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The role of volatiles in the evolution of the surface of Mars

Cave, Julie Ann; (1992) The role of volatiles in the evolution of the surface of Mars. Doctoral thesis (Ph.D), UCL (University College London). Green open access

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A review of the evidence concerning the original and current water budgets of Mars is presented. Previous workers have suggested that a sub-surface reservoir of ice may explain the apparent discrepancy between the two estimated budgets, but the nature, origin, distribution, importance and fate of this ice remains controversial. A thorough examination of the Elysium region has been performed to see how well the distribution of this ice layer may be understood. The distribution of all major landforms that may have required the presence of water for their formation is described. After this initial investigation, the research concentrates on the interpretation of impact crater morphology variations, which are potentially capable of indicating the depth and concentration of sub-surface ice. A classification scheme is presented and the details of over 7000 craters are recorded. The region covers a variety of terrain types, ages, latitudes, and altitudes. The ratio of the ejecta diameter to the crater diameter, used as a indication of the ejecta mobility, is investigated as a function of each of these variables. The morphological characteristics of the craters are also examined, with an emphasis being placed on features that may be indicative of sub-surface ice. The results of the analyses are used to construct a more comprehensive account of the distribution and importance of water within the Elysium region than has yet been possible. Evidence of a widespread ground-ice of variable depth and concentration is presented. The ice-distribution is shown to be dependent upon latitude, though its concentration varies with depth and is strongly influenced by geological considerations. Important differences have been detected in the distribution of Southern Highland and Northern Lowland ground-ice. In addition, the ice is enriched at depth in the Elysium Lavas, and nearer to the surface in deposits to the northwest of Elysium Mons and in the Vastitas Borealis Formation. This distribution suggests that several ice-emplacement mechanisms have operated on Mars, including both the enrichment of the deeper ice by juvenile water from beneath the Elysium Volcanic Province, and the redistribution to the Lowlands of a highly concentrated ice-reservoir from a great depth within the Highlands.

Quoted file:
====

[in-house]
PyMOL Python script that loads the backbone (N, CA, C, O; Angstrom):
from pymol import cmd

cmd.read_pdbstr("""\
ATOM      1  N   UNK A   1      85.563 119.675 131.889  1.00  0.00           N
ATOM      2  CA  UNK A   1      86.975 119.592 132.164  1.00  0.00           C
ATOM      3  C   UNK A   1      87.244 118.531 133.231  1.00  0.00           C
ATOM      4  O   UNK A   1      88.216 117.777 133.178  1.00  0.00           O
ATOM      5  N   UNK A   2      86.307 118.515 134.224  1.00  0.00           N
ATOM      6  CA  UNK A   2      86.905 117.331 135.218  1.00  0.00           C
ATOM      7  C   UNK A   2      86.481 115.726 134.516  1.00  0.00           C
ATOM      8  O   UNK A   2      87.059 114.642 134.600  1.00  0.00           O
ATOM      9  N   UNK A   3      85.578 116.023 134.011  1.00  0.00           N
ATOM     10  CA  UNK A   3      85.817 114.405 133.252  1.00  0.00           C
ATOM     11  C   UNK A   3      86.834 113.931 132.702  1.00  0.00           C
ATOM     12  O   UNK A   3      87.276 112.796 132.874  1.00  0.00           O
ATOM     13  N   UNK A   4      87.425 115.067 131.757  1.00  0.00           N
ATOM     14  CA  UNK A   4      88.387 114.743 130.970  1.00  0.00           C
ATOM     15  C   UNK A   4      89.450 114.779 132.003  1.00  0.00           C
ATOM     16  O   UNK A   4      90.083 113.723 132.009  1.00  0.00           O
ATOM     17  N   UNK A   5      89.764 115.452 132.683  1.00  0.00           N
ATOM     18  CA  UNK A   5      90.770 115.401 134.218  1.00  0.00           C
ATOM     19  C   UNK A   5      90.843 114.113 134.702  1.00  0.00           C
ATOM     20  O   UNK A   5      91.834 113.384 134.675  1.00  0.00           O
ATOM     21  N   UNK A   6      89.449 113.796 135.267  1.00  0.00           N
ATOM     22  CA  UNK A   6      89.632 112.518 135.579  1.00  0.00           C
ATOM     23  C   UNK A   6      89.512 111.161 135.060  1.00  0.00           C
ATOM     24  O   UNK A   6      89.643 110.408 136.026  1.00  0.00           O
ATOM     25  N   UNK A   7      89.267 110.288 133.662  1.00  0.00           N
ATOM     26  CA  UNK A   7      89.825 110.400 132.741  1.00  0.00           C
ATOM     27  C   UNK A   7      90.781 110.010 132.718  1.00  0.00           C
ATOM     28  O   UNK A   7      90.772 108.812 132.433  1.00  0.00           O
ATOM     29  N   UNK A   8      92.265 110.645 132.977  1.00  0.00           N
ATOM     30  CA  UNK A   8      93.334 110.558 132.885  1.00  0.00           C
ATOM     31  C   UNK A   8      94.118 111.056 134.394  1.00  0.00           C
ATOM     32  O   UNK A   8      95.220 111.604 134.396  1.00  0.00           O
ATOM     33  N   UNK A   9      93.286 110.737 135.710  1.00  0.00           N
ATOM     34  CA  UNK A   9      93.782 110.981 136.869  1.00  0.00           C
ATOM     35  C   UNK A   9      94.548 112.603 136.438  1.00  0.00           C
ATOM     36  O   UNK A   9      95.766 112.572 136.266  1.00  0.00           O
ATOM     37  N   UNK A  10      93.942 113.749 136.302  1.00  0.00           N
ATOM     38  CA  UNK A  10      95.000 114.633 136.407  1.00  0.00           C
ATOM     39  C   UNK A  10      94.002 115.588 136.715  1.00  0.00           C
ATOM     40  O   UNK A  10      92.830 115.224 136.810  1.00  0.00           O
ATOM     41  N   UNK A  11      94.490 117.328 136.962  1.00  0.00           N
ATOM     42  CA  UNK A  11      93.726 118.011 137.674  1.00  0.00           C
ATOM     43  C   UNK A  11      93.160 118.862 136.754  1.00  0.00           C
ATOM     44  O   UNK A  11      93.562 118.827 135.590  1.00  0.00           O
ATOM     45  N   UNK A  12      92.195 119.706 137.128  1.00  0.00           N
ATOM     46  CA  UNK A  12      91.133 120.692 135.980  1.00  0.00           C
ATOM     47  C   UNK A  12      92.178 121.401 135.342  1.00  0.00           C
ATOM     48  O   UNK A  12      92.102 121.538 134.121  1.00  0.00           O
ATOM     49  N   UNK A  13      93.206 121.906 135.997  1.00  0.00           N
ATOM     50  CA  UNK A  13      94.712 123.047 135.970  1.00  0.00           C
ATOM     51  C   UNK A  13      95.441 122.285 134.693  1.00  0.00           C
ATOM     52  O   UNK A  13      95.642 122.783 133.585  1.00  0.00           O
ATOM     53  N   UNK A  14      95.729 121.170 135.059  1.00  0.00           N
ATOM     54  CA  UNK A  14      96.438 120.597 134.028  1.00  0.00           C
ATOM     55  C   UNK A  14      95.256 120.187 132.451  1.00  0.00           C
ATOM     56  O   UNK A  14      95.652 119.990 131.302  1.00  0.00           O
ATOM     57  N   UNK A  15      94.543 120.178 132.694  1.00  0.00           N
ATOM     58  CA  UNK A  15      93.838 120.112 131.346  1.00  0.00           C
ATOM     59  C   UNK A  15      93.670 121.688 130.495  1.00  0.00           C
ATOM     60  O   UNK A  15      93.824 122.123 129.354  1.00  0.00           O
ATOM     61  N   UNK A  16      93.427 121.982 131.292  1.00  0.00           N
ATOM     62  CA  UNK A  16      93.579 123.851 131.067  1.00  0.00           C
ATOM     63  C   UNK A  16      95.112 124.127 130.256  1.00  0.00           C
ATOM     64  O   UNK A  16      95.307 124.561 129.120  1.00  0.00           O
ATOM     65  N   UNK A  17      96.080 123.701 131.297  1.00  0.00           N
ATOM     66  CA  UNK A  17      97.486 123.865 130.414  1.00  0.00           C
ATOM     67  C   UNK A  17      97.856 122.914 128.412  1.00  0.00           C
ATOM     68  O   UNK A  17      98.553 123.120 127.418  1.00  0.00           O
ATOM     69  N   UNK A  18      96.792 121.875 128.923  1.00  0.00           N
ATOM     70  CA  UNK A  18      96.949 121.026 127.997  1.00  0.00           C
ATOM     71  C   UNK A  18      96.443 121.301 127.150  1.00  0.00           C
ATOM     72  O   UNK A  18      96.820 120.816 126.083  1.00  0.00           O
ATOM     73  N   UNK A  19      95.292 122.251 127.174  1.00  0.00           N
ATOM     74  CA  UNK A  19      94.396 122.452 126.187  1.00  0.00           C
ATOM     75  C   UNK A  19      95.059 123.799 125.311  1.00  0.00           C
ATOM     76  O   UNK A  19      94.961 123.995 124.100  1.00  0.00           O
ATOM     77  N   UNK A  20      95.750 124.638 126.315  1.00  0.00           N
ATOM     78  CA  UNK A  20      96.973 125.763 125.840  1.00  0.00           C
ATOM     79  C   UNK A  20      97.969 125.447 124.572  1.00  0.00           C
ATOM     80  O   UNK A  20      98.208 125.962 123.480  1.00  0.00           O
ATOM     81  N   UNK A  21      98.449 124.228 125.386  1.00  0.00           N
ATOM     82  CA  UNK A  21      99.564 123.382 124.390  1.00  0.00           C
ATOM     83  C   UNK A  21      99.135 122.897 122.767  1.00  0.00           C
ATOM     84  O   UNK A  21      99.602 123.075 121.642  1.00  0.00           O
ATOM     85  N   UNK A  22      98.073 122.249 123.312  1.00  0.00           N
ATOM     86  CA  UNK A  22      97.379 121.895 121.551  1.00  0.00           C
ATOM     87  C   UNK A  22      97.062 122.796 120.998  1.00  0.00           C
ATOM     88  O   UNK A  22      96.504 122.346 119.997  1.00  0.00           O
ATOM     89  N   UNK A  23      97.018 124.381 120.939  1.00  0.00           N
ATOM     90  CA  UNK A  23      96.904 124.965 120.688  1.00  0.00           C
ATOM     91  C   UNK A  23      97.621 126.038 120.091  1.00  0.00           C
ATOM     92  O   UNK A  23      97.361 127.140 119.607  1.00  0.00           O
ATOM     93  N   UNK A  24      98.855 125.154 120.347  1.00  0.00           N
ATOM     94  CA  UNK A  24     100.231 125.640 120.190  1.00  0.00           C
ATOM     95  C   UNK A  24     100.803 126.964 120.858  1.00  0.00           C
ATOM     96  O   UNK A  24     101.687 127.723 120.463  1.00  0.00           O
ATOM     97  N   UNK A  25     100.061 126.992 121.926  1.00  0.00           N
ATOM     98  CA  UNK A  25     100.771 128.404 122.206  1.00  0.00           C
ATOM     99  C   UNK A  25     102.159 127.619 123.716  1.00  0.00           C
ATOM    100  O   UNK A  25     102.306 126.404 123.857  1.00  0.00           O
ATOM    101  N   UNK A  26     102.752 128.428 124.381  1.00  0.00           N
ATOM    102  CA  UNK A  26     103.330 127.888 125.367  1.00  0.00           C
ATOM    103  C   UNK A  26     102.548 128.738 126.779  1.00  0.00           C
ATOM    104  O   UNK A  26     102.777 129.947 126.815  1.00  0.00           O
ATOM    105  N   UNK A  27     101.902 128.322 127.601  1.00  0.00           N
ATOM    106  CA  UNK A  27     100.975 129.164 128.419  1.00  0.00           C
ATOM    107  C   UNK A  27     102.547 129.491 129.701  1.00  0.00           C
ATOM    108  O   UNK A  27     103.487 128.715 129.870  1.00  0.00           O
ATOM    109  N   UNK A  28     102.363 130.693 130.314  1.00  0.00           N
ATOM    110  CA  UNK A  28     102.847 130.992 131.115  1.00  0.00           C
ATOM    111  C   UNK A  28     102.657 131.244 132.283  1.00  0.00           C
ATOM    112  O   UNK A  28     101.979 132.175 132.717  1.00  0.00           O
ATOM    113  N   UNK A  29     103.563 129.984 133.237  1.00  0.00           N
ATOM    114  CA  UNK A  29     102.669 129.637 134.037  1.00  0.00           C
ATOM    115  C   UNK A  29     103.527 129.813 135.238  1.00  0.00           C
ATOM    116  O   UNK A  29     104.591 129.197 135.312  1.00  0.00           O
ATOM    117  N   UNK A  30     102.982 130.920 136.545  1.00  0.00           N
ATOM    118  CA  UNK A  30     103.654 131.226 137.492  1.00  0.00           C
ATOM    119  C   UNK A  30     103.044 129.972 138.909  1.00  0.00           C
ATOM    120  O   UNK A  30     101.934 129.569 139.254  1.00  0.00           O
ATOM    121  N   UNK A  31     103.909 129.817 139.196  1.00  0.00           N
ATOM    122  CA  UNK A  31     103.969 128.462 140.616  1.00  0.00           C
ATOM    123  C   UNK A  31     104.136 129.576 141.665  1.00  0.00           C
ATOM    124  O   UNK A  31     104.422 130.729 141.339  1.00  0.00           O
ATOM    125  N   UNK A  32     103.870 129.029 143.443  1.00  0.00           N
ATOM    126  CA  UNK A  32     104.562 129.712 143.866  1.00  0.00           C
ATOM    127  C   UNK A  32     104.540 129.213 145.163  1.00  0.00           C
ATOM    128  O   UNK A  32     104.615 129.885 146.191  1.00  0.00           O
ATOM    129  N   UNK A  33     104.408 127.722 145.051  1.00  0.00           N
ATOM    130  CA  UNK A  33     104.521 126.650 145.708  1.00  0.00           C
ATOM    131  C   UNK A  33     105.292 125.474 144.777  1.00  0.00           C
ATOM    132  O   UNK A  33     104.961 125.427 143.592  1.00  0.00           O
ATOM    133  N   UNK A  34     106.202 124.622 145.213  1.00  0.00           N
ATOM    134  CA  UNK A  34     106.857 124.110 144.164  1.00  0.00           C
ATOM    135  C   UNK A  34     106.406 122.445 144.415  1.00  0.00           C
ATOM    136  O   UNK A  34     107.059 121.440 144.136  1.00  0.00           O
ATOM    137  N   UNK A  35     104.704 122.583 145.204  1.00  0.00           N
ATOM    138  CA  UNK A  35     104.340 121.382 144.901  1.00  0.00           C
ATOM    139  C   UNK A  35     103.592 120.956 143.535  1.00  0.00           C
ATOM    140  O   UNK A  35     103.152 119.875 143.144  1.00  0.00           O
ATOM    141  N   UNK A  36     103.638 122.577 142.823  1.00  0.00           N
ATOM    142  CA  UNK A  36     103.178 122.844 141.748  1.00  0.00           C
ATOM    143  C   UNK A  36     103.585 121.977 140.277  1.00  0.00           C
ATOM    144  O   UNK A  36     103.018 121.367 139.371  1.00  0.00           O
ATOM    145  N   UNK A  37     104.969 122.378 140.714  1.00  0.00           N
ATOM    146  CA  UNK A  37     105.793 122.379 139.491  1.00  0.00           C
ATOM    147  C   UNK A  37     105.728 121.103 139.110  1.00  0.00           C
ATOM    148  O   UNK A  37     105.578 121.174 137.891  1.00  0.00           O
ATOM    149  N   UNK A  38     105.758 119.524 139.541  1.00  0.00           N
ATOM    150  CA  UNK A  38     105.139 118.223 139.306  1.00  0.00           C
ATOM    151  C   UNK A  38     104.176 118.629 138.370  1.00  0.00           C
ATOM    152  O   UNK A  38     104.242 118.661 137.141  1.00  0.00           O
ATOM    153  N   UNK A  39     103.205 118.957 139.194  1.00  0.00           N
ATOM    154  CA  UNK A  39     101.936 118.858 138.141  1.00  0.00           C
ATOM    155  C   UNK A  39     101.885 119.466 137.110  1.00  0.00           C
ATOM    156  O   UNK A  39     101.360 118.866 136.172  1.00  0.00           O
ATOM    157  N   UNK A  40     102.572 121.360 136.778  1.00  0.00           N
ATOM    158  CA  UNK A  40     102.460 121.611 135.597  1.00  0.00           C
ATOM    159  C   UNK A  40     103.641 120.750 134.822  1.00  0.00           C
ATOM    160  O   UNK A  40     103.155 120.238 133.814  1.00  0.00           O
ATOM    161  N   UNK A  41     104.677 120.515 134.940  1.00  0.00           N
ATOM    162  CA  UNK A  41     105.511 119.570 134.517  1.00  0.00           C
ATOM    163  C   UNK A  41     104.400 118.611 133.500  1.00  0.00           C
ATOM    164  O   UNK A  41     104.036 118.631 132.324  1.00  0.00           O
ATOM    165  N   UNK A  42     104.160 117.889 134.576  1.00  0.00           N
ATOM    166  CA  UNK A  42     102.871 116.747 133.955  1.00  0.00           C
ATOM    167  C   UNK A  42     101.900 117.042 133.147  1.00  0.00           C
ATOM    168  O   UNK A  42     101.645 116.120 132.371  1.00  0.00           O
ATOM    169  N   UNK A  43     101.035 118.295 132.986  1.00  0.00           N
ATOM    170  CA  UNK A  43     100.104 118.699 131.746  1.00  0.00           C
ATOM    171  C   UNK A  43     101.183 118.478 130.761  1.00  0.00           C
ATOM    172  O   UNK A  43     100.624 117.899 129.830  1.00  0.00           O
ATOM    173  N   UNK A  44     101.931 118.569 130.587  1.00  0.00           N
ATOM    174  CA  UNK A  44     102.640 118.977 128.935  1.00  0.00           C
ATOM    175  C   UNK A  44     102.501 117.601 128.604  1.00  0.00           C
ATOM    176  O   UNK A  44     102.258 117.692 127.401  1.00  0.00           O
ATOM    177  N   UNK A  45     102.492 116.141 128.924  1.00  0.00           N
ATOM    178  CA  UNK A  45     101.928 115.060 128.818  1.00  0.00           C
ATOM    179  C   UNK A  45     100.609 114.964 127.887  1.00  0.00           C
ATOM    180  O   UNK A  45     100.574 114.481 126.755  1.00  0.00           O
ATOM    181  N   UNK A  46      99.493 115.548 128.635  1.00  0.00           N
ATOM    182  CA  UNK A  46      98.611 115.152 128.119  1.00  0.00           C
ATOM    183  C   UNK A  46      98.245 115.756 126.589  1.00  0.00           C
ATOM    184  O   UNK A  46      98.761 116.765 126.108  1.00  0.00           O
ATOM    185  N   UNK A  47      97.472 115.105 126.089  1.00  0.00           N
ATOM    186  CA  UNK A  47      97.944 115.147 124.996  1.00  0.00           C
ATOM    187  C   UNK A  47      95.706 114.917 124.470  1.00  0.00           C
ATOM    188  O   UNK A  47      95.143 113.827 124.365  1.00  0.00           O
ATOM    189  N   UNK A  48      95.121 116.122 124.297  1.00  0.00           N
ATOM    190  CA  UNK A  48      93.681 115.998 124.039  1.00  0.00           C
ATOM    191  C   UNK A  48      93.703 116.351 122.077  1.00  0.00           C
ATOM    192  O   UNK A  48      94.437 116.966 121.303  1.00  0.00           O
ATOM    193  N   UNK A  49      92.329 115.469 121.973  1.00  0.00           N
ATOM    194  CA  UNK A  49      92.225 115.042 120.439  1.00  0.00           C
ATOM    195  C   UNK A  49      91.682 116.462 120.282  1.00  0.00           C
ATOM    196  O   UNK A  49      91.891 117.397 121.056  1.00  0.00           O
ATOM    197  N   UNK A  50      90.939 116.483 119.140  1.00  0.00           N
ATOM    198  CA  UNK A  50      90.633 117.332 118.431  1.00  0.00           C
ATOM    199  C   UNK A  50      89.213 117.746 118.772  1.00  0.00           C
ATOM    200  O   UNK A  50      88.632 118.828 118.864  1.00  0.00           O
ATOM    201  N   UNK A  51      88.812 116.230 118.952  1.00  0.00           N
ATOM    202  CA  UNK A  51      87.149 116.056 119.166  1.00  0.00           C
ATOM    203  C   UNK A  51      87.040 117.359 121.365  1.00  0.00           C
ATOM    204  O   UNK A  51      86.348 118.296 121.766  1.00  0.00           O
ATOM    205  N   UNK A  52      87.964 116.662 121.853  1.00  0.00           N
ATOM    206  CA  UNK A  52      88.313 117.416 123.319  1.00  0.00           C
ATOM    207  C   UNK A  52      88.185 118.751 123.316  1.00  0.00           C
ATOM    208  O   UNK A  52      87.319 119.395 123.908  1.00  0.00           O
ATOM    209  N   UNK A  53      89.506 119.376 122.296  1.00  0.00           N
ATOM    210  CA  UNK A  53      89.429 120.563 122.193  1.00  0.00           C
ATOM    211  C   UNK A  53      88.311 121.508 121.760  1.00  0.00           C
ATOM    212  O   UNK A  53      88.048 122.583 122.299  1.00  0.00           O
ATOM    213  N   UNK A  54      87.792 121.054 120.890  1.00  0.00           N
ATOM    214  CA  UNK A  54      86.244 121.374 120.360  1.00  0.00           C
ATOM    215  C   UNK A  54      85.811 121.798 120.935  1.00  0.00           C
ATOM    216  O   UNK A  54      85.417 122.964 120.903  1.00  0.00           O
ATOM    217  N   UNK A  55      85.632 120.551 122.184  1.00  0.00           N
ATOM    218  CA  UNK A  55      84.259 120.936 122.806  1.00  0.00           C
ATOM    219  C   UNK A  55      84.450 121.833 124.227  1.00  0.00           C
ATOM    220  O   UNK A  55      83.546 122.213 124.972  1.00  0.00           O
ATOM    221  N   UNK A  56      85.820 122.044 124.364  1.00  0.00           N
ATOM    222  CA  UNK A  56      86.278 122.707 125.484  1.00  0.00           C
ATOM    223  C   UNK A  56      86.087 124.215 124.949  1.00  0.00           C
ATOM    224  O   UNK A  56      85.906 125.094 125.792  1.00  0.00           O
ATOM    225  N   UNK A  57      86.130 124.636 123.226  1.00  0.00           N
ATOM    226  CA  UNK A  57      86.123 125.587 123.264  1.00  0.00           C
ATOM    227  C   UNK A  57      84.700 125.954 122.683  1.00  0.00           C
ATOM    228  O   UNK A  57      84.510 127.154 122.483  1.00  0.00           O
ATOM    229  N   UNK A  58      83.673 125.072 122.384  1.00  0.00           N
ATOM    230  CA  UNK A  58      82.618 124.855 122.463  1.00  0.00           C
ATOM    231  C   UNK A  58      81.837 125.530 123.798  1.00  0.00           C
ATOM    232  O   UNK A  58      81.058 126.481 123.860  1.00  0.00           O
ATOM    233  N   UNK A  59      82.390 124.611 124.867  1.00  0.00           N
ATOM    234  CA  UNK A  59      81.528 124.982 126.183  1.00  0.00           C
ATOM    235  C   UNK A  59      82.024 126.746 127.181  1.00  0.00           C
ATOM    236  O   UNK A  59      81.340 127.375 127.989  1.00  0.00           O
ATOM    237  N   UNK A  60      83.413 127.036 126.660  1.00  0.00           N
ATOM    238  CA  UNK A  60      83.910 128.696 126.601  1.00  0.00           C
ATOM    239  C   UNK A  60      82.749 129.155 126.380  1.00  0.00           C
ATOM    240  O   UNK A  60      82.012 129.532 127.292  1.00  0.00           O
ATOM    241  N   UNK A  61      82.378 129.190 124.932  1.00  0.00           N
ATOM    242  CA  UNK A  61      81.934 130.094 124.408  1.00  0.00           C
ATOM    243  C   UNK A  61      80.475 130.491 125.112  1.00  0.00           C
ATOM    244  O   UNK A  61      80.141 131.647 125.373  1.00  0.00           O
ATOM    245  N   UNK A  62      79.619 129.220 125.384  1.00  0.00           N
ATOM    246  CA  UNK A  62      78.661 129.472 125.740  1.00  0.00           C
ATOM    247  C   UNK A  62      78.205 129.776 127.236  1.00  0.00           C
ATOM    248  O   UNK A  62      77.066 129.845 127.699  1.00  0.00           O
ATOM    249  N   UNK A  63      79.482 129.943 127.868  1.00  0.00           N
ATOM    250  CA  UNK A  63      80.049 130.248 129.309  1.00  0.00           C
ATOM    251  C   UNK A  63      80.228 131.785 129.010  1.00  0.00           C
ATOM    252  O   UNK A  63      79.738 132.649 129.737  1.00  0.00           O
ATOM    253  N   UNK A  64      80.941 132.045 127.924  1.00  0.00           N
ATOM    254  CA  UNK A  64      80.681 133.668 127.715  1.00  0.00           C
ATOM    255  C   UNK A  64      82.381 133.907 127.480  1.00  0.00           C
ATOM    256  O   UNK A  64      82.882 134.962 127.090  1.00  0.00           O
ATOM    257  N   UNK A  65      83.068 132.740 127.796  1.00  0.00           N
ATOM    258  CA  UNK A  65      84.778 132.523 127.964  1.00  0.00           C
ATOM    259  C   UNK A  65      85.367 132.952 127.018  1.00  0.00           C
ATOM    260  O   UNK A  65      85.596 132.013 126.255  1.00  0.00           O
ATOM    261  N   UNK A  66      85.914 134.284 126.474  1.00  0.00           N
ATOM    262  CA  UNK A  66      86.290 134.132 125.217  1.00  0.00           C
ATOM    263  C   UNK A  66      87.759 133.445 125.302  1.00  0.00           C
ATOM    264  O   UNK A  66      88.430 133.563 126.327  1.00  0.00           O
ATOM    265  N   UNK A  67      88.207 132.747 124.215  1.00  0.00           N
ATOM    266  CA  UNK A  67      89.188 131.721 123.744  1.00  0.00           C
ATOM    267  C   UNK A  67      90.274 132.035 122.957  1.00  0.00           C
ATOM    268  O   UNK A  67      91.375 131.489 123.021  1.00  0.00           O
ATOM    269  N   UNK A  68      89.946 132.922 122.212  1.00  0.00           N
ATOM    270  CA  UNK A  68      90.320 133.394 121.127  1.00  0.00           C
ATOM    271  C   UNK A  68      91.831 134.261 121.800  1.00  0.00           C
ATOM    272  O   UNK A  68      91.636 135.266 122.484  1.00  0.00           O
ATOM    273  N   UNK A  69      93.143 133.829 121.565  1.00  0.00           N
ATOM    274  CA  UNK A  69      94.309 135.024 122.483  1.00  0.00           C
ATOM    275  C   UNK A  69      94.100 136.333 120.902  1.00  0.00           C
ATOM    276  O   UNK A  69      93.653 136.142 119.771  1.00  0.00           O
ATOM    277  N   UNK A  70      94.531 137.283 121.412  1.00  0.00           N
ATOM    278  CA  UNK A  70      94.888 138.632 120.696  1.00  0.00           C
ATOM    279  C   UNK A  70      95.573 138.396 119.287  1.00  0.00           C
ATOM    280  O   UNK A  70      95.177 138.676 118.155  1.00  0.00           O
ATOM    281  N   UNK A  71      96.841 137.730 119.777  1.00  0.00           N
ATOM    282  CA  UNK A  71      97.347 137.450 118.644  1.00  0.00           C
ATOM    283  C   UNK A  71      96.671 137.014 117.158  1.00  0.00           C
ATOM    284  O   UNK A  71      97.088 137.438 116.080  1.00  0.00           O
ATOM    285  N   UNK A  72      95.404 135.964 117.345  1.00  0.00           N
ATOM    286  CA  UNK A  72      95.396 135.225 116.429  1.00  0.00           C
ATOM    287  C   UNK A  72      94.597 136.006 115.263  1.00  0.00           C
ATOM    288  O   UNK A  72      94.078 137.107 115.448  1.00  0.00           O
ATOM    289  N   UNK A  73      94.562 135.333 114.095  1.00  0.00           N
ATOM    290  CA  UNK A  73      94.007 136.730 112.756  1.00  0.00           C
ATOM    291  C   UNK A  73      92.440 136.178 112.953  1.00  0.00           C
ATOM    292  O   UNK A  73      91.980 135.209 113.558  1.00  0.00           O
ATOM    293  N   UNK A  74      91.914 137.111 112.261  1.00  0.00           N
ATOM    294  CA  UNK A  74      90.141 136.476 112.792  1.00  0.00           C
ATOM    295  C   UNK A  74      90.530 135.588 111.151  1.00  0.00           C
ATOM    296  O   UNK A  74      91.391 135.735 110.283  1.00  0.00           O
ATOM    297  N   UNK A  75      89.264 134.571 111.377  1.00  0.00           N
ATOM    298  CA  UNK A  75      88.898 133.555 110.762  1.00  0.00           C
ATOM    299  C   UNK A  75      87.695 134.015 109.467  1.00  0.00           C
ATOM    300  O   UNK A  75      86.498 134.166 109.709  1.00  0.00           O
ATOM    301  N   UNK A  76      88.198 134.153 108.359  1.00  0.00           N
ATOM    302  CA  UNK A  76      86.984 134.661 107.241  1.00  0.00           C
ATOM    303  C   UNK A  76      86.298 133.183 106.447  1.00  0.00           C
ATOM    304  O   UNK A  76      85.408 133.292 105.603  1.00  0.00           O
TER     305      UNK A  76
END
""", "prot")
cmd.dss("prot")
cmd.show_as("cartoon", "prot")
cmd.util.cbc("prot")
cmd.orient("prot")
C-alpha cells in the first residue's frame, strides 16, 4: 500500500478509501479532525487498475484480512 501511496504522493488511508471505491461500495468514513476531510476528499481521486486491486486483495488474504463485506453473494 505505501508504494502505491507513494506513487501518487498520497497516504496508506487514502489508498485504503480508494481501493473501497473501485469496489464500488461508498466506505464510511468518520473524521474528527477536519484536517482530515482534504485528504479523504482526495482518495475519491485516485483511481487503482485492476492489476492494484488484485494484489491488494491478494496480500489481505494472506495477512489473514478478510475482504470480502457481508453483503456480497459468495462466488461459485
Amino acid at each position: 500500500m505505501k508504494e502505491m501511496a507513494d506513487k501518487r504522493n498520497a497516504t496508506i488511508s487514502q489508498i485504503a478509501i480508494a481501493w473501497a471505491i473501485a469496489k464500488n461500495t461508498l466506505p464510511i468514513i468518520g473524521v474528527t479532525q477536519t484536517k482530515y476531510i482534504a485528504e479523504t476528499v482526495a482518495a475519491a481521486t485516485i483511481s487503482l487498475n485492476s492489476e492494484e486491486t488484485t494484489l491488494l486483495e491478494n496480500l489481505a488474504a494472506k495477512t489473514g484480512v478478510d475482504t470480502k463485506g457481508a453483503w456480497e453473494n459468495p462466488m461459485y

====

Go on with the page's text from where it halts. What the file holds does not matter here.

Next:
Type: Thesis (Doctoral)
Qualification: Ph.D
Title: The role of volatiles in the evolution of the surface of Mars
Open access status: An open access version is available from UCL Discovery
Language: English
Additional information: Thesis digitised by ProQuest.
Keywords: Pure sciences; Earth sciences; Mars
URI: https://discovery.ucl.ac.uk/id/eprint/10107355
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